To deter websites from autoplaying audio and video, browsers have brought out new policies for them. In general, browsers will now block an autoplaying video or audio from playing. In addition, users can set their preferences as to which websites can be allowed to autoplay, and which cannot. Good news for end users, bad news for marketing guys.

Each browser has their own rules for autoplaying media, but more or less they are the same.

Autoplaying Rules for Google Chrome

  • A muted autoplay will be allowed to play.
  • An autoplay with sound is allowed only when the user has done some kind of gesture with the website before — click, tap etc.
  • On desktop, an autoplay with sound is also allowed when the the user's MEI (Media Engagement Index) for the website domain has crossed a certain limit. MEI is an indication that the user has previously played a media with sound on the website before, so its okay to autoplay the media in the current case.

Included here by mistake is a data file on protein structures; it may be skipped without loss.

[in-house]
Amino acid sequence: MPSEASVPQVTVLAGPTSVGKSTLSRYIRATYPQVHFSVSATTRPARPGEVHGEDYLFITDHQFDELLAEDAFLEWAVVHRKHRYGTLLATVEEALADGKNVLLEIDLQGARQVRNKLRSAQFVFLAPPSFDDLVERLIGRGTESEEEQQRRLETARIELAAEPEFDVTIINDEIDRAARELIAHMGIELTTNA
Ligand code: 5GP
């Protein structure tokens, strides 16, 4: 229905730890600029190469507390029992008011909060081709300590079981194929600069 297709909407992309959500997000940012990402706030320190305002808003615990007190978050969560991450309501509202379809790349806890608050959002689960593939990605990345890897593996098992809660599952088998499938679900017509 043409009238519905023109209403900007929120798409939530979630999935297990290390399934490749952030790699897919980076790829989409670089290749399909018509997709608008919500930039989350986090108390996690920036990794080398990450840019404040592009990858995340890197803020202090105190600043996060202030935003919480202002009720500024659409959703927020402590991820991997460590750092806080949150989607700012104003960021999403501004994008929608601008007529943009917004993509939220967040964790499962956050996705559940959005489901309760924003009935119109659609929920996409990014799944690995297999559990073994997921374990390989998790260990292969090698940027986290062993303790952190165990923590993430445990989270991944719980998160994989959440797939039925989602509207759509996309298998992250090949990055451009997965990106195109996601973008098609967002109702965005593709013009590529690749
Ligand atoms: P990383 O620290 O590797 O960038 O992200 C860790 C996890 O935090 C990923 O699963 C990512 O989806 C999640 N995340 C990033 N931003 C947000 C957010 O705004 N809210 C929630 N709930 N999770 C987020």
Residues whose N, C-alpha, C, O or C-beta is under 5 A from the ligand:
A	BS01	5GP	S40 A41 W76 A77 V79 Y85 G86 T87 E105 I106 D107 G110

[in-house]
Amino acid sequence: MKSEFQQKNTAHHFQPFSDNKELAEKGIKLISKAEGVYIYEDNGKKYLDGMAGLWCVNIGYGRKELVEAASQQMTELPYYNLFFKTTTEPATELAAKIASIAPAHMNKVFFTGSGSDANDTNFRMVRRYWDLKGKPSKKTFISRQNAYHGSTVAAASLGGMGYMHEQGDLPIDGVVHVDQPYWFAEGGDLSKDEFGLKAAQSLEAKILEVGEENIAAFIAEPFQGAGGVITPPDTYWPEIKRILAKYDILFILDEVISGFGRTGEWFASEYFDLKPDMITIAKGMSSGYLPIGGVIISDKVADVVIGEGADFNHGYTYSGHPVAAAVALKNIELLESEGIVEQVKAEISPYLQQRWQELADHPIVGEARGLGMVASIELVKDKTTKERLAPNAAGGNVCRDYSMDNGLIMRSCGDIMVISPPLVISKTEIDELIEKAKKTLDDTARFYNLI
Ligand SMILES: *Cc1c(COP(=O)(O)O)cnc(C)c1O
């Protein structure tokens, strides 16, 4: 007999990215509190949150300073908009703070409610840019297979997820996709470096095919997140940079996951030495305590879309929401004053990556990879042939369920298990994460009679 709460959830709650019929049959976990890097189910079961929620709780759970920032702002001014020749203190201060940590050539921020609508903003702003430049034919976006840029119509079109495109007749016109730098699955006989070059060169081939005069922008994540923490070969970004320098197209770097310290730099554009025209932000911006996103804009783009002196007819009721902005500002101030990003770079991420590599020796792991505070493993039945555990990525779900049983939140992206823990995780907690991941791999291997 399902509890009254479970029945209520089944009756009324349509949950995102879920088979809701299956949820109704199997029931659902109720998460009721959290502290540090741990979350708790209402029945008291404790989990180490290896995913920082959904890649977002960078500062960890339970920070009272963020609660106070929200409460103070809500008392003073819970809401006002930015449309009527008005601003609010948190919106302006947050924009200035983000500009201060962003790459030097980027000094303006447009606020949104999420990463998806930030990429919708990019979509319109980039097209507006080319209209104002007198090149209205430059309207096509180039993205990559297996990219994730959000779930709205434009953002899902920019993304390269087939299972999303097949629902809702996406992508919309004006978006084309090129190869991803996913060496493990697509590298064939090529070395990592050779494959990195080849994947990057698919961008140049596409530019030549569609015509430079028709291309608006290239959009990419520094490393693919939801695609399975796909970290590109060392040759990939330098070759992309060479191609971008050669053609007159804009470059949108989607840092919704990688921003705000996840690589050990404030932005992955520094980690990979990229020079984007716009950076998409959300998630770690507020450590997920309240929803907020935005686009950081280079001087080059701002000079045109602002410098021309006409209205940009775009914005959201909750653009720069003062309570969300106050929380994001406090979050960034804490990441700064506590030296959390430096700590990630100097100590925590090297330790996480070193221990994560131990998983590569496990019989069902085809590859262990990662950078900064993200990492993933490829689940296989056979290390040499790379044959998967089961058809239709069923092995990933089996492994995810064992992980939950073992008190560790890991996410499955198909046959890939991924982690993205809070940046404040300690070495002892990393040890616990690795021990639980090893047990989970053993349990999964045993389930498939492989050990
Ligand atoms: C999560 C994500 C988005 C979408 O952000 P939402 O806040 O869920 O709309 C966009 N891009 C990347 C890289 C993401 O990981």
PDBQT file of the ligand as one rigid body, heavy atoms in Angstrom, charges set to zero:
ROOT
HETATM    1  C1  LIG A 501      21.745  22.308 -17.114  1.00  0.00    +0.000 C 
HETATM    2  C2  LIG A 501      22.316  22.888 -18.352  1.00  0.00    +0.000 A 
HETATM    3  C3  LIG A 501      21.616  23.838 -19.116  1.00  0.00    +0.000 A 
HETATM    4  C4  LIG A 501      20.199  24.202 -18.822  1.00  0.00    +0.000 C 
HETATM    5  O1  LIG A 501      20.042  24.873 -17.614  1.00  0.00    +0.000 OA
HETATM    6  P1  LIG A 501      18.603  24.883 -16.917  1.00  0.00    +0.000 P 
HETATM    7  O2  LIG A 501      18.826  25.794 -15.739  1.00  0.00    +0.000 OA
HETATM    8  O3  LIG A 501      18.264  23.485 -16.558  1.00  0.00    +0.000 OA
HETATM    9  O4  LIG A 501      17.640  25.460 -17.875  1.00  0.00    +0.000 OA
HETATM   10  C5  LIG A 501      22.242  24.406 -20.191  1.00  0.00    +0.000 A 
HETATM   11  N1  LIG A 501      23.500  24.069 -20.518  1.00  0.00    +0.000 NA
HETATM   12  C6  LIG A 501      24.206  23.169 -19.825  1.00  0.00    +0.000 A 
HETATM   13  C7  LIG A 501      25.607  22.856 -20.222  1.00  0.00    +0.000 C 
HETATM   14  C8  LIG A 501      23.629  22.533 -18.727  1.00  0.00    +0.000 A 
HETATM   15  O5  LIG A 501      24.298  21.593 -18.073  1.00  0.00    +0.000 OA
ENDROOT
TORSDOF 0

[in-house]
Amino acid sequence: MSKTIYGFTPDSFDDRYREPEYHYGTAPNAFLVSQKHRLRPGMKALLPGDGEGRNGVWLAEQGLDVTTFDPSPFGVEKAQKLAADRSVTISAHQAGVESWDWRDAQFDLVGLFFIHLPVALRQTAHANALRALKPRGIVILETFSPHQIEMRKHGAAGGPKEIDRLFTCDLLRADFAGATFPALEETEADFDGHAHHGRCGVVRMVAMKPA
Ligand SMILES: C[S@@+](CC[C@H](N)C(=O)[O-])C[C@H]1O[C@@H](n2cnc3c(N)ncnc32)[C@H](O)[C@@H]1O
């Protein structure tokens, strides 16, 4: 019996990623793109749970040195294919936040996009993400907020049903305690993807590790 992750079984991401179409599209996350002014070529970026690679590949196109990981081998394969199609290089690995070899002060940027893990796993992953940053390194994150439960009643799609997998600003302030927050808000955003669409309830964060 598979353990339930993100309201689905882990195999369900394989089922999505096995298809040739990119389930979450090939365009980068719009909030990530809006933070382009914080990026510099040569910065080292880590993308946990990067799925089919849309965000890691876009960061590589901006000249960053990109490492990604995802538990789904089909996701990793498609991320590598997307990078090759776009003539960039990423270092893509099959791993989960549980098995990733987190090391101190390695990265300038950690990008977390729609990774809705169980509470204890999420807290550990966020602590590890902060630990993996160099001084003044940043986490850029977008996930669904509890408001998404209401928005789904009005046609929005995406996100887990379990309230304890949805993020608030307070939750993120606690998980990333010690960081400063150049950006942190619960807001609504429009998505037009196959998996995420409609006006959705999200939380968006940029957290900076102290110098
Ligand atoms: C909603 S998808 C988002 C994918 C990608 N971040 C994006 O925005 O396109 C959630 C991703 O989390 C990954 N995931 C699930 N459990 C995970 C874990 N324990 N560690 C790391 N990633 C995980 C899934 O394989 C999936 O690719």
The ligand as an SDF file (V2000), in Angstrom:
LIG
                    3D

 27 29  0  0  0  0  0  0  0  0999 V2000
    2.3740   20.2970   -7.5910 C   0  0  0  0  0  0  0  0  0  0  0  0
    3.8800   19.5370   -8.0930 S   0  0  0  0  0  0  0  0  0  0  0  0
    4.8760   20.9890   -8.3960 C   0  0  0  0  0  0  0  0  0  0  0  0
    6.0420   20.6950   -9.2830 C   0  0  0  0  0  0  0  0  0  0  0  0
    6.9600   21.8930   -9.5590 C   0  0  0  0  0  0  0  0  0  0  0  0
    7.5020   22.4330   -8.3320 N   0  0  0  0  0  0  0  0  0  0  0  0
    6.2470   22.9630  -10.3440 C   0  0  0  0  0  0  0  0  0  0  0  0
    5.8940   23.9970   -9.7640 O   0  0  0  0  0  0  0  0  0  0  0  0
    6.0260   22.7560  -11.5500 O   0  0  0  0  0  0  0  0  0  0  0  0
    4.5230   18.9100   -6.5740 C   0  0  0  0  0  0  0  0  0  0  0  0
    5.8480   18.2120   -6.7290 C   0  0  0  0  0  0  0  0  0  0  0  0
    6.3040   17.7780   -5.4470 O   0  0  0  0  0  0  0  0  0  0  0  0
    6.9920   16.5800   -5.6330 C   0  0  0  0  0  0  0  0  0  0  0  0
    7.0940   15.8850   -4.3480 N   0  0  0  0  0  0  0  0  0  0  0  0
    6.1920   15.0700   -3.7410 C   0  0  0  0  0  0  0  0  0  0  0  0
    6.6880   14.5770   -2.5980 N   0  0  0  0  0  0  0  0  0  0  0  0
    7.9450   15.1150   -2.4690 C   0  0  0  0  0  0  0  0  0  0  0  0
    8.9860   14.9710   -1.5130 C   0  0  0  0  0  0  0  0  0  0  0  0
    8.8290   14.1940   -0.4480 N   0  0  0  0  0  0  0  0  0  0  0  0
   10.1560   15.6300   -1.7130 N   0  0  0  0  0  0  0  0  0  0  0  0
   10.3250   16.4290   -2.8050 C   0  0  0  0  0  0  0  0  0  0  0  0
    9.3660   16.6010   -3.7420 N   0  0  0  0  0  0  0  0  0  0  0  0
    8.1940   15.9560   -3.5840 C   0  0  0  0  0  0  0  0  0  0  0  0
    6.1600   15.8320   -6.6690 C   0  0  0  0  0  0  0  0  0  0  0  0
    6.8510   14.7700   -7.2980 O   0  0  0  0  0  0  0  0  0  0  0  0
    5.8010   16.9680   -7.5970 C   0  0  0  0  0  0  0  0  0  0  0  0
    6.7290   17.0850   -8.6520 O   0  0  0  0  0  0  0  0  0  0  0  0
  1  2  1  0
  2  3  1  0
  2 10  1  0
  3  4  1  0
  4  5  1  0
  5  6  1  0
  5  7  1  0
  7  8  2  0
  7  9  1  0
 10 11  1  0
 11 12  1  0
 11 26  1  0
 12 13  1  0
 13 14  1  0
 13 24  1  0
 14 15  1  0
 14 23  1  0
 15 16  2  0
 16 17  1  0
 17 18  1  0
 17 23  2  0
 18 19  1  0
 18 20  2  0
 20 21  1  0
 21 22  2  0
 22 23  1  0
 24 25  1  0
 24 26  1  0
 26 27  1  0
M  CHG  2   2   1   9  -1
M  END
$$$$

Chrome has some rules for calculating the MEI, like the the usage of media beforehand must be greater than 7 seconds, size of the video played beforehand must be greater than 200x140 px etc.
  • On mobiles, autoplaying with sound will always be allowed if the user has placed the website to their home screen.

You can check the MEI for your visited websites by entering chrome://media-engagement/ in Chrome's navigation bar.

Is it ever acceptable to autoplay a video on a web page automatically

The complete list and more information can be found on Autoplay Policy Changes for Google Chrome

Is It Ever Acceptable To Autoplay A Video On A Web Page Automatically

Autoplaying Rules for Safari

  • If the user had done some kind of interaction like click, touch, keypress then autoplaying is allowed.
  • If the user had not done some kind of interaction, then a muted video or video that has no audio tracks will be allowed to play. If the video gradually plays an audio, the video will be paused.